Continue reading 3rd Quarter Update Summary – Labor Market Transformation

2nd Quarter Update Summary – Inflation, Fiscal Stimulus, Covid

The economy continues to grow and expand in recovery from the economic covid shocks inflicted on employment and production last year. Following a flat first quarter, the market has resumed an upward but volatile trend. Some recent inflation is sending warning signals across the economy, however, this inflation does not necessarily derive not from excess cash in the economy, but significantly from insufficiently restored production and supply chains, and from other distribution bottlenecks. The Federal Reserve is convinced the inflation is transitory and insists its expansionary policies will not change until at least 2023 or until the economy reaches full employment together with signs of overheating. This means, importantly, that going forward Fed policy in response to inflation will be more reactive vs predictive.

Continue reading 2nd Quarter Update Summary – Inflation, Fiscal Stimulus, Covid

1st Quarter Update Summary – Deficits and Infrastructure

The economy at present is finally emerging from our pandemic constraints. During March, employment was remarkably strong as unemployment continued to fall. The lowest interest rates in a century together with massive pent-up demand backed up by stimulus liquidity is creating a perfect storm for rapid short-term recovery and growth. There is little uncertainty that the pandemic will retreat. Our scientific knowledge base of mRNA techniques will grow and our producers will quickly refine and distribute vaccines for emerging covid variants as necessary. We may be looking at upcoming annual booster vaccine shots for these variants along with the seasonal flu.

Many people have expressed concern that the huge deficits will cause inflation and a subsequent collapse of the dollar. However, these massive deficit spending policies have successfully been deployed in our past but under very different circumstances, so let’s briefly review them.

Massive deficits (or money printing) were of necessity liberally deployed in the service of Continue reading 1st Quarter Update Summary – Deficits and Infrastructure

Year-end Summary 2020

The economy at present is performing as well as could be expected under the circumstances. Housing is booming given the lowest mortgage interest rates in a century. The main factor holding back the economy is not a lack of disposable income; indeed areas where people are free to spend are also doing quite well. Rather, the curtailed growth is heavily concentrated in services where social distancing is a problem. The Fed continues to be as accommodative as possible and recognizing its own constraints to stimulate growth, is literally begging Congress for more fiscal stimulus and is encouraging even more than that which Congress is presently considering. The Fed, after trying and failing for a decade to get inflation to rise enough to meet a meager target of 2%, and now in the midst of a pandemic, has virtually abandoned any inflation concerns it may have had.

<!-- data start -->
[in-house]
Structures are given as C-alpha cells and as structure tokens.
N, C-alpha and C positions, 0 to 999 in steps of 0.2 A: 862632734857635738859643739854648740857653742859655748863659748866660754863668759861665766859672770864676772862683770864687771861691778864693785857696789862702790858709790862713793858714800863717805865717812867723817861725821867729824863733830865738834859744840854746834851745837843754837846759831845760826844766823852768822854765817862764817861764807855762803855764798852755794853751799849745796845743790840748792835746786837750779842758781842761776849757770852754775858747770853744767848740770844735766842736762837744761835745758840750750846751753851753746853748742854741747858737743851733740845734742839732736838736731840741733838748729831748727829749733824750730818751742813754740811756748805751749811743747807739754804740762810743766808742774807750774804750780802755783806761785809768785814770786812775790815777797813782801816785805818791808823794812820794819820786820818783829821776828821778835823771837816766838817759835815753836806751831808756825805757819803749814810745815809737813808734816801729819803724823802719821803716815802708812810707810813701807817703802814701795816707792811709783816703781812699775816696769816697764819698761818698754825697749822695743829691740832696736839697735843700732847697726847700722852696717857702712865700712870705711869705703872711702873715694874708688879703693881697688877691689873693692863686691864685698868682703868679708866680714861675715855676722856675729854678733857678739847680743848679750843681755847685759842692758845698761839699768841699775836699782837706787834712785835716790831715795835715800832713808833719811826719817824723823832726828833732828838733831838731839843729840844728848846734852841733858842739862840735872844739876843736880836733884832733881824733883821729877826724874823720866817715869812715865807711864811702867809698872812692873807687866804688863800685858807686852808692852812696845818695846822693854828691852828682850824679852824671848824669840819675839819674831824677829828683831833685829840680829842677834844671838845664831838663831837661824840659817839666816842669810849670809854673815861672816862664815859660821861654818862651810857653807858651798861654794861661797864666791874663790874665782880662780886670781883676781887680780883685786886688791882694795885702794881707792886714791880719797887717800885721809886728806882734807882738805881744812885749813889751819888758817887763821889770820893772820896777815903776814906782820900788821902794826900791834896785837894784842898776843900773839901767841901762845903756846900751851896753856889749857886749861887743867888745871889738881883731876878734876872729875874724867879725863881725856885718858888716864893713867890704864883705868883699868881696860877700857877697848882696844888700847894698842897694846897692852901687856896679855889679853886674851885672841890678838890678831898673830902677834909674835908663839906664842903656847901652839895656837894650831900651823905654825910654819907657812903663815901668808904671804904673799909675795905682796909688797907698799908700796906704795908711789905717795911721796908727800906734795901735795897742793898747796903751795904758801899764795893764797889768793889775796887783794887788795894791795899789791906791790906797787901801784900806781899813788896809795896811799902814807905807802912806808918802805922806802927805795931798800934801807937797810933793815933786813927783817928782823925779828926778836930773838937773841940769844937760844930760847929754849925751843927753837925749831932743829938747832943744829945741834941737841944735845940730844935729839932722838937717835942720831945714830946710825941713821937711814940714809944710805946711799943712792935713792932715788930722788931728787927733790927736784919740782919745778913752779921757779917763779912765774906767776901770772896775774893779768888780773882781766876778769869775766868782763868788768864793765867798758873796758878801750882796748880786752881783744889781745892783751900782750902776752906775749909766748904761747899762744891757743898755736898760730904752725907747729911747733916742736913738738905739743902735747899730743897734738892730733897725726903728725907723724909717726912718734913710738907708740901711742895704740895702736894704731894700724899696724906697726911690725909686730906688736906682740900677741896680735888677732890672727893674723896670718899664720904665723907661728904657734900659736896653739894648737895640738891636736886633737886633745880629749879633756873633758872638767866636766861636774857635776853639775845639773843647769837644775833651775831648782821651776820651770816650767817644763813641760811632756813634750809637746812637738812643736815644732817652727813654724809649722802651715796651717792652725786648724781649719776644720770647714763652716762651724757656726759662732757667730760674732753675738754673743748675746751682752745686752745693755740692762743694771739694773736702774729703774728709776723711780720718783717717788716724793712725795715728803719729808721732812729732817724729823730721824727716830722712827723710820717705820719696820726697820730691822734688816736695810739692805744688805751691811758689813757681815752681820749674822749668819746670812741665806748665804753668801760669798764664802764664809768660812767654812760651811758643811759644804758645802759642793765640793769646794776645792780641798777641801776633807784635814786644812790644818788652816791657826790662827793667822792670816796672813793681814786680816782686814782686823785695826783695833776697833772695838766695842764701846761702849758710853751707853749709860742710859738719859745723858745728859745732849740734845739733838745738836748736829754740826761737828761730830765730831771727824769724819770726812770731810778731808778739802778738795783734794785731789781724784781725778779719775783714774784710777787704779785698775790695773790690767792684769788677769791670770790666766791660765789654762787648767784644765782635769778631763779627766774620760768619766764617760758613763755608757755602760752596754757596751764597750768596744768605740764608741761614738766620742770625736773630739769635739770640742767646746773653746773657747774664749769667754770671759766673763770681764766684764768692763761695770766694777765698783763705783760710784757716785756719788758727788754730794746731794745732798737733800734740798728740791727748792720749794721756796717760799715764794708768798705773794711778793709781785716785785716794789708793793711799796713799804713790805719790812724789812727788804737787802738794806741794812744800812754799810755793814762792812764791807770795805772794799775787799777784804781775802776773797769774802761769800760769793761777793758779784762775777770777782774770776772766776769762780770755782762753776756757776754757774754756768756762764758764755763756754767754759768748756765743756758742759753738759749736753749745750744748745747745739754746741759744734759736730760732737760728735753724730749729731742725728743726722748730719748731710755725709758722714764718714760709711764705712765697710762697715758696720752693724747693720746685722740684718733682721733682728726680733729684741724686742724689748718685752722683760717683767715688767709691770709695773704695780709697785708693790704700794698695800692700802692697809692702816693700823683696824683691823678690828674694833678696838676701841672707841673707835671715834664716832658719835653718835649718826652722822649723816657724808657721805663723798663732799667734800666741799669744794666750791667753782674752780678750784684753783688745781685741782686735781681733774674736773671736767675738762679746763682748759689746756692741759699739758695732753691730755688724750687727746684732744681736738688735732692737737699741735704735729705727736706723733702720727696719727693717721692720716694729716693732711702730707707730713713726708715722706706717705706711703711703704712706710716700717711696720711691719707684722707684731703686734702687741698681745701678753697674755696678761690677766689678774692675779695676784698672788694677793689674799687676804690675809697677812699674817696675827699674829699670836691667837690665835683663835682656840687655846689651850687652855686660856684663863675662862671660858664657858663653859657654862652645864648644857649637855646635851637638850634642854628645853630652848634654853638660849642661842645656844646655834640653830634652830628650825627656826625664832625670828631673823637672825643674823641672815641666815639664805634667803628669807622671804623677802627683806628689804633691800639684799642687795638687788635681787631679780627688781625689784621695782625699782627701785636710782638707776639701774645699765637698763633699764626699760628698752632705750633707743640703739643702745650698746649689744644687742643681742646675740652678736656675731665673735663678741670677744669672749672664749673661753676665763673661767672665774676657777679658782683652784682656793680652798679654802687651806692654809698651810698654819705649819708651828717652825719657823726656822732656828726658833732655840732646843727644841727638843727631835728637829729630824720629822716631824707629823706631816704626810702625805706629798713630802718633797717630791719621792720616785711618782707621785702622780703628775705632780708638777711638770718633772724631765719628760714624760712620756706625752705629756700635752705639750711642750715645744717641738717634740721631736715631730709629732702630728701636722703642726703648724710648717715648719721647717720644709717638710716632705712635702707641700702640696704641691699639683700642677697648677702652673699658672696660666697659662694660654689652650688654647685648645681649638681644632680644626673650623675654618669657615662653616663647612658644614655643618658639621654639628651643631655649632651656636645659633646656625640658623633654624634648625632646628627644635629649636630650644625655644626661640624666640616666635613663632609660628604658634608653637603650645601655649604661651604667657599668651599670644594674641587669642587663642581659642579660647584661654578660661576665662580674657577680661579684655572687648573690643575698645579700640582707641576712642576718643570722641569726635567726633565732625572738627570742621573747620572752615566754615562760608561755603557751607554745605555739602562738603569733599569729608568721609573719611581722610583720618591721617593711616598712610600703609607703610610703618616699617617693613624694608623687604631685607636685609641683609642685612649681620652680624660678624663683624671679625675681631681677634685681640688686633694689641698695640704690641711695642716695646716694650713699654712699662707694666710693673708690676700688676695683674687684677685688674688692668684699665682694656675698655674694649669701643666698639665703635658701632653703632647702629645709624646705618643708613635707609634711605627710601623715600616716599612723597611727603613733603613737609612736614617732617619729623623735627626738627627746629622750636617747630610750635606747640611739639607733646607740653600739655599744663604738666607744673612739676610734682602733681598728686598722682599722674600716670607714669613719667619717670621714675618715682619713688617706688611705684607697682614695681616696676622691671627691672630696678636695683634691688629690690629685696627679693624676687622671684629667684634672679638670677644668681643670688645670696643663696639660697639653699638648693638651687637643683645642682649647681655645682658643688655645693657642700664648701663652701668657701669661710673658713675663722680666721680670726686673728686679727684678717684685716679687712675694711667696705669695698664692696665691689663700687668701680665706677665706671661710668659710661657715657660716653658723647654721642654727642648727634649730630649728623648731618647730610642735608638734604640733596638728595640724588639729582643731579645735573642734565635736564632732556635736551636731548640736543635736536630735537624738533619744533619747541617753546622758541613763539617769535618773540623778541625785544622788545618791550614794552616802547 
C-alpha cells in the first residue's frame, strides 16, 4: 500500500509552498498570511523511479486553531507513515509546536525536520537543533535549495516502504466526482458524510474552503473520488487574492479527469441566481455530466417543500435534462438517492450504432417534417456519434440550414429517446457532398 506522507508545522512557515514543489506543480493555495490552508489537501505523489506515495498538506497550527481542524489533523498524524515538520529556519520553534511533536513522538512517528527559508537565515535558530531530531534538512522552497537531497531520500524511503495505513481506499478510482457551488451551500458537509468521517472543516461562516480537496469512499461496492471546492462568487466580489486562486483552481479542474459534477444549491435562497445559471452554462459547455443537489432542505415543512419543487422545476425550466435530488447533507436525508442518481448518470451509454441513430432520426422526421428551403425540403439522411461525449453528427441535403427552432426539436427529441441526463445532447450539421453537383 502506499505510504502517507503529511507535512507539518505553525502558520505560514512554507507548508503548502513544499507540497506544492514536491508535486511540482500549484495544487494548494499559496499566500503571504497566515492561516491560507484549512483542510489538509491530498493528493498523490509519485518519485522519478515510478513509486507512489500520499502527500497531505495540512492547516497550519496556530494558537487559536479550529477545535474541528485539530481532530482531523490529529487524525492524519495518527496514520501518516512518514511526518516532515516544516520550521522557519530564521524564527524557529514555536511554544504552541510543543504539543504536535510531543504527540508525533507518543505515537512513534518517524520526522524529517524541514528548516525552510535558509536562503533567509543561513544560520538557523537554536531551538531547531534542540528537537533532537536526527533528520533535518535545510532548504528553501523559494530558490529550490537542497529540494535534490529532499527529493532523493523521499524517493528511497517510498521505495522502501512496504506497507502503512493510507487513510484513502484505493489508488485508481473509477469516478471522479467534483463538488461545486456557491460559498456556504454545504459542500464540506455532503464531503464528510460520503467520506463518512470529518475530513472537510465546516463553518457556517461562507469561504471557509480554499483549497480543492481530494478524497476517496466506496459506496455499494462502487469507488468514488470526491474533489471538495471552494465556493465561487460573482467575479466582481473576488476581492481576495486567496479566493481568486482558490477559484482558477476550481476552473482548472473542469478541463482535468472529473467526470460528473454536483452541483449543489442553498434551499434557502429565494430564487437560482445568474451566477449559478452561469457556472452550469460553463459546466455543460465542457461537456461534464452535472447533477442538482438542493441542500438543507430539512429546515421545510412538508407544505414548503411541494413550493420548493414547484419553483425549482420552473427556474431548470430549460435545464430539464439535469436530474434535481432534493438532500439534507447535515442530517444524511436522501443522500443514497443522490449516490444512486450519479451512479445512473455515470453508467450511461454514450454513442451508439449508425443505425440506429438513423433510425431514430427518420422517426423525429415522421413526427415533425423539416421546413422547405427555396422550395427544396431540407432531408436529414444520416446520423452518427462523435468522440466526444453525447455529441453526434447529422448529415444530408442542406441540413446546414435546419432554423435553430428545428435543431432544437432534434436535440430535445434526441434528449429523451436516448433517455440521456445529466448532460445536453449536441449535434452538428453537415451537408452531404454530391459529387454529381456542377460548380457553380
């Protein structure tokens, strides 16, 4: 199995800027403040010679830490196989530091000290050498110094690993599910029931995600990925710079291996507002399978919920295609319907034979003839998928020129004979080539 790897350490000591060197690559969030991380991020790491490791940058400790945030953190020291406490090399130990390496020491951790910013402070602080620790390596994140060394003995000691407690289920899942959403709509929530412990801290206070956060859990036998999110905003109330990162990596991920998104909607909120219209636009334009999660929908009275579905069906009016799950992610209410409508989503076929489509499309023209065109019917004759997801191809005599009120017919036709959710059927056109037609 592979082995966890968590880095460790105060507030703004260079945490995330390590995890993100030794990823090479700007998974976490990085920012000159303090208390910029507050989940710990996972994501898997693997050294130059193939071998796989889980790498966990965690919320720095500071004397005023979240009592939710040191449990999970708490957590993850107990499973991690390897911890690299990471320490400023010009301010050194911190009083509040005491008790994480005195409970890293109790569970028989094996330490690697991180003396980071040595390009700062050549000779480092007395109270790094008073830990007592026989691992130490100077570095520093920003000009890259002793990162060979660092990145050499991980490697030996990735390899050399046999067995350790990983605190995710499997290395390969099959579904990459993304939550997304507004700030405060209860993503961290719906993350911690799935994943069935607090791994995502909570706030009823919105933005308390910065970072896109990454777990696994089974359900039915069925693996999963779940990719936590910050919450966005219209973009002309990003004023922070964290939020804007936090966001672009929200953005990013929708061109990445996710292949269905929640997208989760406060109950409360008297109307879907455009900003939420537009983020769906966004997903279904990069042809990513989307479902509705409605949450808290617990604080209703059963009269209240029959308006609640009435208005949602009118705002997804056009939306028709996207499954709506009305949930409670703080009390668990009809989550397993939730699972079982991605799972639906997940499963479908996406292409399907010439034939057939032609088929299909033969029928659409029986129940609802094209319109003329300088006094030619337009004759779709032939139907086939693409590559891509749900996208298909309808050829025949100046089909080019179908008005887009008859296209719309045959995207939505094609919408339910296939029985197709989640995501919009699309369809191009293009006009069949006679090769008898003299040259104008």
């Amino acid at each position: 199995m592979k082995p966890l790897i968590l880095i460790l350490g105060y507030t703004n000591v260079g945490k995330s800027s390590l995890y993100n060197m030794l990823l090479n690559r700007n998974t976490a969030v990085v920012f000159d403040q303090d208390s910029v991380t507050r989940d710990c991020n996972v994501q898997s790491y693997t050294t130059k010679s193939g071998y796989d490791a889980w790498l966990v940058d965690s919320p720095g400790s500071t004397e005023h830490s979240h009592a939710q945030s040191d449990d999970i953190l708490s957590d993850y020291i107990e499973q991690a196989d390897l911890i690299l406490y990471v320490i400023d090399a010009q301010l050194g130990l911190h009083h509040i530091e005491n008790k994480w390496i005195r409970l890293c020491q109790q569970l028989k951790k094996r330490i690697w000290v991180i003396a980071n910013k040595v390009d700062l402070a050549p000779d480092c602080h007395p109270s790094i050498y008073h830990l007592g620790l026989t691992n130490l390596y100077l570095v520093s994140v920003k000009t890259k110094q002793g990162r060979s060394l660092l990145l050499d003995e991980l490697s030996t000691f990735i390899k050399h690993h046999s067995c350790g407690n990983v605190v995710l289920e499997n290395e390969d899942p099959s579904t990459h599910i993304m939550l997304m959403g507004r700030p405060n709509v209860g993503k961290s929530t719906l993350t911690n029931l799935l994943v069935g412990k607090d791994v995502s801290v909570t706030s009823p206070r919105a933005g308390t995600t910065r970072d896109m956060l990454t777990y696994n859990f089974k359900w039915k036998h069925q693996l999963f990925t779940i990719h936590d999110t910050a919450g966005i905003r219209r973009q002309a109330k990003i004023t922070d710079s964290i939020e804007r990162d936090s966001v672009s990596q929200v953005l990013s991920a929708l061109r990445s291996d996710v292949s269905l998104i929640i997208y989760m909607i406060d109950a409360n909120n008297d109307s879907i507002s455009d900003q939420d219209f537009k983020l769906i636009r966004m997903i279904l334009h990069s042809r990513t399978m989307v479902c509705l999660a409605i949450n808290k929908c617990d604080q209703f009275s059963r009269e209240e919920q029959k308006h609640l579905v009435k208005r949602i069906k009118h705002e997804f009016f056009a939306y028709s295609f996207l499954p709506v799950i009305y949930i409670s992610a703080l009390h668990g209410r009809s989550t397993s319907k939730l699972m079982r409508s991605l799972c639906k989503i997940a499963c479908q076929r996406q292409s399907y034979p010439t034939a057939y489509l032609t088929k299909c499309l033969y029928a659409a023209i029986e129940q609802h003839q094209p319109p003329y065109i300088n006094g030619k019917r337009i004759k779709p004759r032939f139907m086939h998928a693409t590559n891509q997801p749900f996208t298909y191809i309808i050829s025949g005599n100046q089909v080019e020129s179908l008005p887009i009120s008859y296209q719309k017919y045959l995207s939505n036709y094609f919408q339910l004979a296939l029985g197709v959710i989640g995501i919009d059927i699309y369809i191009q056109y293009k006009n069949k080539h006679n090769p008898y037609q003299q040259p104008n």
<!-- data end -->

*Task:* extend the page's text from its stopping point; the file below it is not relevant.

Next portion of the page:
Congress at present is trying to agree on

Continue reading Year-end Summary 2020

3rd Quarter Update Summary

The monetary and fiscal stimulus packages that began last spring effectively halted the meltdown taking place in the economy and in the financial markets. The markets revived quickly as they always do when money is being pumped into the economy, but in the economy, the stimulus could at most mitigate in some degree the paralysis that was taking place from the effects of efforts to contain the epidemic.

Those efforts generally succeeded and bought us some time to supply our medical system with PPE and testing capability. The economy also largely survived the state-by-state scattershot approach to various lockdowns and is poised for future growth in the form of pent-up consumer demand. Although given this haphazard approach, the epidemic is returning yet again in another wave of infections further delaying a full economic recovery. The Federal Reserve has deployed

Continue reading 3rd Quarter Update Summary

2nd Quarter Update Summary

The economy at present is finally emerging from our pandemic constraints. During March, employment was remarkably strong as unemployment continued to fall. The lowest interest rates in a century together with massive pent-up demand backed up by stimulus liquidity is creating a perfect storm for rapid short-term recovery and growth. There is little uncertainty that the pandemic will retreat. Our scientific knowledge base of mRNA techniques will grow and our producers will quickly refine and distribute vaccines for emerging covid variants as necessary. We may be looking at upcoming annual booster vaccine shots for these variants along with the seasonal flu.